Determination — During a speech at the Sabah International Business Luncheon Talk 2012, Fernandes was quoted by the Borneo Post as saying nothing is impossible to achieve as long as there is determination. He turned around an unprofitable and small airline company with only two airplanes to one that now has a 160-strong fleet of aircraft in only 12 years!

Do not fear failure — “I don’t care about failing because I do not want to sit down in my older years and say, ‘How come I didn’t try?’ So we did and Malaysia is the country which allowed four Malaysians to go out and make their dreams come true,” Fernandes said.

Take care of key assets, your people — One of Fernandes’ strengths is his caring for and nurturing good employees. He sees people as the “key asset” of any business and hopes to help develop their full potential, passions and dreams. His business offices have no walls and he seeks ideas from his staff. On Dec. 12, Fernandes gave 263 Chopard watches totaling five million ringgit as gifts to 263 staff members who’ve been with the company 10 years. Chopard is a 153-year-old Swiss luxury watch brand. Also, after typhoon Yolanda destroyed Tacloban City, Fernandes reportedly sought out one of his employees whose home was wiped out and I heard the tycoon will help rebuild the house.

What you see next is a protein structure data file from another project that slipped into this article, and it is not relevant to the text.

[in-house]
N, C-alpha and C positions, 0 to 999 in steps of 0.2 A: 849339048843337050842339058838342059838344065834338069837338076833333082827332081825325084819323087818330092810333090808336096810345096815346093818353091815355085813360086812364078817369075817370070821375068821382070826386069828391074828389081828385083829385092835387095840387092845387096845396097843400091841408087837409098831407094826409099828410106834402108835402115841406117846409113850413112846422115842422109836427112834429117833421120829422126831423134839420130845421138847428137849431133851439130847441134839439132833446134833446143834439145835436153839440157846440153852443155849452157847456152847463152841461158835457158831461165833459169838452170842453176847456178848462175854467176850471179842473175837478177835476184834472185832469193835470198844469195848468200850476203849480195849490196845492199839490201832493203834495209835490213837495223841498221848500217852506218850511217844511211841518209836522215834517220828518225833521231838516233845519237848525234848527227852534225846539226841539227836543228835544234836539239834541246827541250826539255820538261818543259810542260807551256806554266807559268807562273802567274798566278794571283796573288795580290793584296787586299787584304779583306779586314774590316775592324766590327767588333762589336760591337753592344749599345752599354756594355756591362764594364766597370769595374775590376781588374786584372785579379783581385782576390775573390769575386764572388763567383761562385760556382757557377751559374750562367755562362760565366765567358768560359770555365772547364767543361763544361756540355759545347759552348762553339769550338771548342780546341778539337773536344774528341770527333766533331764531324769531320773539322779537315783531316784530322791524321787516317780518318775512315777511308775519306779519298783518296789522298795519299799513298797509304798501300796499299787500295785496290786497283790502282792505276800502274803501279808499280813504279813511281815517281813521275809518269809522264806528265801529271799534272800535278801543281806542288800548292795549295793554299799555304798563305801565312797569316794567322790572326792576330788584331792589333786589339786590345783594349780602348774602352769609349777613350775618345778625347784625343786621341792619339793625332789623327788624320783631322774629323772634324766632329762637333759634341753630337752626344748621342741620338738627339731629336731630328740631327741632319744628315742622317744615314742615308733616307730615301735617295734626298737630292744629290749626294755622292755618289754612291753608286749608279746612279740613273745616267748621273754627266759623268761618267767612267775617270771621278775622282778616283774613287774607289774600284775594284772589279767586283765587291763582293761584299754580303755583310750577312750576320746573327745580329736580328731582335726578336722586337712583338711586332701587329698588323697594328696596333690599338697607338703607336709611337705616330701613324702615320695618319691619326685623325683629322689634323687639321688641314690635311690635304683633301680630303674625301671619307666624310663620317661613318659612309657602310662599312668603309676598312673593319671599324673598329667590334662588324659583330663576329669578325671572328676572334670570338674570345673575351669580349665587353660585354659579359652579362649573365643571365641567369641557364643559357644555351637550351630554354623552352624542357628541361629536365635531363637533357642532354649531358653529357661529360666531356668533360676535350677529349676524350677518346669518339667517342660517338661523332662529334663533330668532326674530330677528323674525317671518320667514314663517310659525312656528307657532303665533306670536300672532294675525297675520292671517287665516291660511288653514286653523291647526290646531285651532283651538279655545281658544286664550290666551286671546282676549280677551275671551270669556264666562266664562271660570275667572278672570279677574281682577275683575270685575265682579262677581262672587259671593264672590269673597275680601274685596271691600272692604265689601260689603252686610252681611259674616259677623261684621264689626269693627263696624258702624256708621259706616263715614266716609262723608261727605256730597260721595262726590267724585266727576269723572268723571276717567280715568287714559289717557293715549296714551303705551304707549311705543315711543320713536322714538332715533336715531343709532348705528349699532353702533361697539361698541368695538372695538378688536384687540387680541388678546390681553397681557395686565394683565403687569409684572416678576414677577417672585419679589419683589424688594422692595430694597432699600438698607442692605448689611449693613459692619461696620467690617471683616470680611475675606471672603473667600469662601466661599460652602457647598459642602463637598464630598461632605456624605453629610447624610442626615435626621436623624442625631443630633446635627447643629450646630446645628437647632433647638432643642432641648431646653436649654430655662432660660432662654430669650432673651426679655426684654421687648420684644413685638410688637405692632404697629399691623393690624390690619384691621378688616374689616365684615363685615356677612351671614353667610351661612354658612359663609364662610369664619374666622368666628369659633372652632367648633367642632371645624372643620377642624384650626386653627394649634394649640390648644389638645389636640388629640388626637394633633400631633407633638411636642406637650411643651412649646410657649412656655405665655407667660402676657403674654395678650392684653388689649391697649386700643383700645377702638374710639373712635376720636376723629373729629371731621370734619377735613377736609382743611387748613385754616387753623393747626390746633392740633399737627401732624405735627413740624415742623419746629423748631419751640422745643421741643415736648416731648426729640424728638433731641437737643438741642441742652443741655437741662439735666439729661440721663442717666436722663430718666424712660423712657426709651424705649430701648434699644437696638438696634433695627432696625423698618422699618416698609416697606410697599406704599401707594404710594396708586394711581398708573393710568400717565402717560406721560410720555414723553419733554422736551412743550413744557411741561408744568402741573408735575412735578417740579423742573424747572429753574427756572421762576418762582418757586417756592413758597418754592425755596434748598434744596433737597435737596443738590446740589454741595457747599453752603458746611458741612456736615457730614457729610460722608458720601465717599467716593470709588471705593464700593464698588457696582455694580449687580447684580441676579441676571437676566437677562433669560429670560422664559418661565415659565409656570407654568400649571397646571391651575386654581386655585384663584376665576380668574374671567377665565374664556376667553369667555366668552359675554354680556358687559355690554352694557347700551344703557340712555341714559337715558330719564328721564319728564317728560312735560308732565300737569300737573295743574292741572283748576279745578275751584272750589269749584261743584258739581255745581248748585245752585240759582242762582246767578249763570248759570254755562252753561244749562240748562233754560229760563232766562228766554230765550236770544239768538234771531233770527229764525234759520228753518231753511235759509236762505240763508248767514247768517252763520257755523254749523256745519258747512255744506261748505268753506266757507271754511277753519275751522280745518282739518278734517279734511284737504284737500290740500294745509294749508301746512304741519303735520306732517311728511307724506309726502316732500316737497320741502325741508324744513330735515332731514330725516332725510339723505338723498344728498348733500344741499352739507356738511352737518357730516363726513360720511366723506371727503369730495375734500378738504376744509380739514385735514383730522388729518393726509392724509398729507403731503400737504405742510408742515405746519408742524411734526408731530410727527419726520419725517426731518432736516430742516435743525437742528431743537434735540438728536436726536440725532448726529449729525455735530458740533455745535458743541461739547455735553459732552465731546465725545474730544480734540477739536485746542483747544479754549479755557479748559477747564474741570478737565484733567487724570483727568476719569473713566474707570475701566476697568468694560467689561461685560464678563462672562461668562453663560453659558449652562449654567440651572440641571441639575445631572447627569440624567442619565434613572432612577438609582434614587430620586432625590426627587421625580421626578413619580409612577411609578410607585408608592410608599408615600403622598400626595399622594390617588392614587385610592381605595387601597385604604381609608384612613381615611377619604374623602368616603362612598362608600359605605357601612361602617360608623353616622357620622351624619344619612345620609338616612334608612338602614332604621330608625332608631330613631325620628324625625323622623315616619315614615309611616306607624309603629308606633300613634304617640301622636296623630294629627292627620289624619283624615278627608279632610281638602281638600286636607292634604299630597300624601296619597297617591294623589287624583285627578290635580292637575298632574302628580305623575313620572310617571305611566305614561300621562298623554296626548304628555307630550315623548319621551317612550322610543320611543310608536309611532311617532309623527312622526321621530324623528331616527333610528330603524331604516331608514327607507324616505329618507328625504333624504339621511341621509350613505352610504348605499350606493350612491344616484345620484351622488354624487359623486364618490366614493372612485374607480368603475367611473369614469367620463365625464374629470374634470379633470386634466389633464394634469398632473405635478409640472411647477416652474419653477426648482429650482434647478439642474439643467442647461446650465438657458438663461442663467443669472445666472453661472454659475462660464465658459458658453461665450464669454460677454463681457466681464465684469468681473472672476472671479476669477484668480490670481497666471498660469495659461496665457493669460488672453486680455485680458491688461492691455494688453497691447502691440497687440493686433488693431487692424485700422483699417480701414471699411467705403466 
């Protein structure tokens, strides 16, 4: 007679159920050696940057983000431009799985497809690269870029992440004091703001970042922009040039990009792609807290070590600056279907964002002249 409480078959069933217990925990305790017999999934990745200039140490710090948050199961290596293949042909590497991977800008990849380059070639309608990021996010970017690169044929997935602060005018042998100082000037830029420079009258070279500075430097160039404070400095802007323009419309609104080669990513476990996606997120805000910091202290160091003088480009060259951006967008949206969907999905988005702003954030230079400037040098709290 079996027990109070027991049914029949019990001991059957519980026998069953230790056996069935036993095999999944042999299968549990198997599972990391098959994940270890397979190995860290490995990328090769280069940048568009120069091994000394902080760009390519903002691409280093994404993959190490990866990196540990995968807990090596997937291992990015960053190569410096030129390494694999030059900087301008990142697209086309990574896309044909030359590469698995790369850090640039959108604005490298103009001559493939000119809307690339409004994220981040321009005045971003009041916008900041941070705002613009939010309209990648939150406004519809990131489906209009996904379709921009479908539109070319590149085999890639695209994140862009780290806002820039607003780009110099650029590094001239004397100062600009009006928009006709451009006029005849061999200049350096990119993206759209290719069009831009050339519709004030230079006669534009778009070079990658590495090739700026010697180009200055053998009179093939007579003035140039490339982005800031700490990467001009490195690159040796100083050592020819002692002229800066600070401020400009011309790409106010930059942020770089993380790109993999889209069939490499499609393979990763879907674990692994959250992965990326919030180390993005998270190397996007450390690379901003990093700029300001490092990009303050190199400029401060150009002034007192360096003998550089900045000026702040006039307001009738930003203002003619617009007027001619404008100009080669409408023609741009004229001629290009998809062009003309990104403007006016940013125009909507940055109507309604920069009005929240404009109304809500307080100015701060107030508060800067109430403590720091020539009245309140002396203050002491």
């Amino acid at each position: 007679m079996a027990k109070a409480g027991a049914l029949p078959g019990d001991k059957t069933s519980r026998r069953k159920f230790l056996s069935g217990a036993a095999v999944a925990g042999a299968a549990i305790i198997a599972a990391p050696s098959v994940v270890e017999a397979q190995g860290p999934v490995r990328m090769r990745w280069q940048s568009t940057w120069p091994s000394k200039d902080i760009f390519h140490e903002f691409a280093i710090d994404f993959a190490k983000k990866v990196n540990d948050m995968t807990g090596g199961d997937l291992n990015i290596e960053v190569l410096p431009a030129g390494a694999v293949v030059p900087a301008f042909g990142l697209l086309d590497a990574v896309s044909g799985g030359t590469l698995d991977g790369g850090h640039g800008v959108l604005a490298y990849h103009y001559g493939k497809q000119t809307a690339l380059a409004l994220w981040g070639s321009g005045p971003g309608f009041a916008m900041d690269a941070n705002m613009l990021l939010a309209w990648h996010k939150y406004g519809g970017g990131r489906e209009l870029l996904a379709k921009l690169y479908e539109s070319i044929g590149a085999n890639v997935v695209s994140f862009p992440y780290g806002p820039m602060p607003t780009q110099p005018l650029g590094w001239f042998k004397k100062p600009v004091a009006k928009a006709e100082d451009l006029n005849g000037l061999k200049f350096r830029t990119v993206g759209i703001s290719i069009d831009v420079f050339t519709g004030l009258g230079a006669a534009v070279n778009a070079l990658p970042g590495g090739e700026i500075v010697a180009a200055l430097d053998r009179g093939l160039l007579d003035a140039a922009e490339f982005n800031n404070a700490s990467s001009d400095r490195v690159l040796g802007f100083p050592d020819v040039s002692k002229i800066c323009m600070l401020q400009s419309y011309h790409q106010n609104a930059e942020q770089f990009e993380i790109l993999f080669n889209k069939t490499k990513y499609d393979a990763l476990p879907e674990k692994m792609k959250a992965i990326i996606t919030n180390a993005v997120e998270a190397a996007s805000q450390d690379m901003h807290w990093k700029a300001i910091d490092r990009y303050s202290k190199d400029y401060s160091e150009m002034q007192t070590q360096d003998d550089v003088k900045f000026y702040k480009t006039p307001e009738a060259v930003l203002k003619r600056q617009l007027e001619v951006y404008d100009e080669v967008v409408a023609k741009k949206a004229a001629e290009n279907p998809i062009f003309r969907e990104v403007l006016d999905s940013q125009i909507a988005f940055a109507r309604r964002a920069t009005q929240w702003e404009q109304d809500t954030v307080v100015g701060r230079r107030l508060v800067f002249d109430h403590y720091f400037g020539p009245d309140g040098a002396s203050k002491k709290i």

Branding — JG Summit Holdings founder John Gokongwei Jr. years ago told me that earning profits is not enough in business, that it is important to create a brand or brands. One believer in the power of brands is Tony Fernandes. He said it took him seven years to consciously and consistently build up the AirAsia brand name and logo as distinct and internationally known.

Marketing — Tony Fernandes invests in and excels in marketing. He said: “If you have a great product but no one knows about it, it’s history.” Fernandes reminds me of his former boss, Virgin Group’s colorful Richard Branson and America’s high-profile realty developer Donald Trump. Like Trump, Fernandes this year hosted the Asian version of the TV series The Apprentice Asia, with the winner being Filipino UP Diliman economics graduate Jonathan Allen S. Yabut, who is now also chief marketing officer of AirAsia Zest.

Support from the government — As in most societies, entrepreneurs cannot go against the government but need their support. Fernandes got his break in 2001 when then Malaysian Prime Minister Dr. Mahathir Mohamad heard of his dream to start an airline and advised him to just buy the heavily in-debt, government-linked AirAsia. Fernandes mortgaged his house and got personal savings to buy this firm with two old jets and US$11 million worth of debt. He bought the company for one ringgit (about 26 US cents). After he turned around AirAsia, in 2003 Fernandes lobbied Dr. Mahathir to raise the “Open Skies” idea with leaders of Thailand, Indonesia, and Singapore, leading to these nations giving AirAsia and other budget airlines landing rights.